What do the National Trust, the leader of the Country Women’s Association and a D registered building having common ? According to my research, absolutely nothing! My role in creating an interpretative brief for the Wellington courthouse has seen me follow several individuals through history; such research has often highlighted the common differences in the goals and priorities of those involved—the odds of archaeology.
In a series of letters I discovered an exchange between the National Trust and the leader of the Country Women’s Association (Murray Bridge sector). The Leader of the CWA, Jane Smith*, was rather passionate in her advocation for the Wellington Court. Several of her letters requested additional funding and attention from the Trust, however she was continuously met with apologies; the Trust was simply unable to facilitate such requests. Such an exchange provides an excellent example of the odds of archaeology and heritage management. While it was quite humorous to see that such formalities and niceties were lost over a period of several years, I was rather proud to see a single individual lobbying so passionately for something she believed in. To me the Wellington Courthouse is simply an assignment, to the National Trust it was a D registered building, but to Jane Smith it was a building of childhood memories and a crown jewel for Murray Bridge and South Australia alike.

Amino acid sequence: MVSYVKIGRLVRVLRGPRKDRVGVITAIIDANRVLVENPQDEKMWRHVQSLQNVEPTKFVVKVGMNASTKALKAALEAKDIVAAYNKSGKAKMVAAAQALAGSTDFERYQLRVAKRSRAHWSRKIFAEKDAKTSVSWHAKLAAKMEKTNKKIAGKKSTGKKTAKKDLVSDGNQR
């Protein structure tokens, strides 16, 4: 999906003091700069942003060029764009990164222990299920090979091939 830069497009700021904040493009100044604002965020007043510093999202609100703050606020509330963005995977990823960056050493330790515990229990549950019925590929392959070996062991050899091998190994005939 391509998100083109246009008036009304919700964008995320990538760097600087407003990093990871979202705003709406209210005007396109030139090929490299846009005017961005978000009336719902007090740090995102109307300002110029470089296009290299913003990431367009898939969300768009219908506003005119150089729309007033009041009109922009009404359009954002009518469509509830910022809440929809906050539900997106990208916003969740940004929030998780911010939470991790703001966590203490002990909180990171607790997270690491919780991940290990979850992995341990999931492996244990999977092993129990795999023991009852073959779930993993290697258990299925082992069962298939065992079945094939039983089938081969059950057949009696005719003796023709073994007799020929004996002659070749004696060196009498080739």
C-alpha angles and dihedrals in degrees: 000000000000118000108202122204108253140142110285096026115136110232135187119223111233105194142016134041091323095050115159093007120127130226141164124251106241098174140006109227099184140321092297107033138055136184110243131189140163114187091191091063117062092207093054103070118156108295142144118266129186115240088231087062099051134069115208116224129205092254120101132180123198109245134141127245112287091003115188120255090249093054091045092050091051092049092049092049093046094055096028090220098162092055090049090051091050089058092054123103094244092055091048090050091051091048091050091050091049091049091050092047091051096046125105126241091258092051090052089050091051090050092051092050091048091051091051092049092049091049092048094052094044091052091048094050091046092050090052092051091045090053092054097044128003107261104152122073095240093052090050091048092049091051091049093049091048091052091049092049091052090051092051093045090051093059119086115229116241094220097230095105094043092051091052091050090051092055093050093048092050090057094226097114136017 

*For the sake of anonymity, names have been changed for the purposes of this post.